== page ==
Did you know you can also cancel individual tasks?
Kannan>yes

"Perhaps that is a better option - keep the timer active (it won't do anything if there are no active tasks), and cancel the current task."

Kannan>> this is the current implementation in our application.

You need to add a new task anyway if you want to restart it.
Kannan >> but still we got the exception --
java.lang.IllegalStateException: Timer already cancelled.


Rob Spoor
Sheriff

Joined: Oct 27, 2005
Posts: 19696
    
  20

I checked the source of both Timer and TimerTask, and one of the following must have happened:
- the timer was cancelled
- the timer's internal thread was interrupted
- the timer was garbage collected (but that can't have happened because you still have a reference)

If you're 100% sure that the timer was not cancelled, check the timer task. Perhaps it is interrupting the current thread.
kannan vinayagam Duraiswamy
Ranch Hand

Joined: Jan 12, 2009
Posts: 52
hi rob,
i am 100% sure at code level there is no call to cancel the timer.
can you please guide us , how to find the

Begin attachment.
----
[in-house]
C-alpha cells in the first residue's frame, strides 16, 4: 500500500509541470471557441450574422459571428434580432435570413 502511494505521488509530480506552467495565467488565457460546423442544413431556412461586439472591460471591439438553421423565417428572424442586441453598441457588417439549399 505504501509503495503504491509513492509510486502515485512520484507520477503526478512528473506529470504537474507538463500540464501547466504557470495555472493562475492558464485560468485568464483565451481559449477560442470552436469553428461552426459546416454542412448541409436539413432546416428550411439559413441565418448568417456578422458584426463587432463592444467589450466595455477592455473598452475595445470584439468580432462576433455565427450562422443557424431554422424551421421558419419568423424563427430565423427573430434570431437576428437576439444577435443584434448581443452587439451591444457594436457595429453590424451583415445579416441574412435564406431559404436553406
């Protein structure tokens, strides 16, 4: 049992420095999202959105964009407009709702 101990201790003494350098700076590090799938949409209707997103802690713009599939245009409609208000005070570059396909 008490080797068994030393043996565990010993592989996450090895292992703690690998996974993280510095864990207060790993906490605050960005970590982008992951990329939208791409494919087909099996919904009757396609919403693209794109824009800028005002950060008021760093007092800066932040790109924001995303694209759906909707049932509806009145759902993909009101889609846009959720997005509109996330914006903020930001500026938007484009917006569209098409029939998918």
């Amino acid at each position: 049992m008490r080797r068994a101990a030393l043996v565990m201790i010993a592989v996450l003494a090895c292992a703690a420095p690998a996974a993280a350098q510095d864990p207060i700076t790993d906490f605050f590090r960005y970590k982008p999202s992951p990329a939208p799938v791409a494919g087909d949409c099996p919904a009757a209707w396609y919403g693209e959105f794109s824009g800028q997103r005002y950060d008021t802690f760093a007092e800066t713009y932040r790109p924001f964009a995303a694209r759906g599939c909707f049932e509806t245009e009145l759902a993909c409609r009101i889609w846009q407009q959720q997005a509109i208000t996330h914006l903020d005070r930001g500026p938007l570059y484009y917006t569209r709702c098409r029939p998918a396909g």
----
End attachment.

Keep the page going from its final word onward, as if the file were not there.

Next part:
- the timer's internal thread was interrupted
- check the timer task. Perhaps it is interrupting the current thread.


Rob Spoor
Sheriff

Joined: Oct 27, 2005
Posts: 19696
    
  20

Are you calling interrupt() on a thread anywhere? Are you anywhere catching InterruptedException and then ignoring that?
kannan vinayagam Duraiswamy
Ranch Hand

Joined: Jan 12, 2009
Posts: 52
Dear Rob,

Could you please repond to the following queries.

Actually, the problem in my application is similar to this posted few years back.
http://lists.agentpp.org/pipermail/snmp4j/2006-June/001399.html

I searched through google and found no solution for this.
It seems there is an OPEN BUG related to Java Timer.
http://bugs.sun.com/bugdatabase/view_bug.do?bug_id=4290274

I am unable to identify the root cause of the execption in this case ?
Could you shed some light on the 3 points you said above !


Rob Spoor
Sheriff

Joined: Oct 27, 2005
Posts: 19696
    
  20

This exception is thrown on line 354 of java.util.Timer (Java 6 source; check src.zip in the JDK folder), which says:
I did a full check on when this variable is set to false, and came up with the following:
This is the only access to threadReaper, so it can only be finalized if the Timer itself is garbage collected. Therefore, this won't be the cause.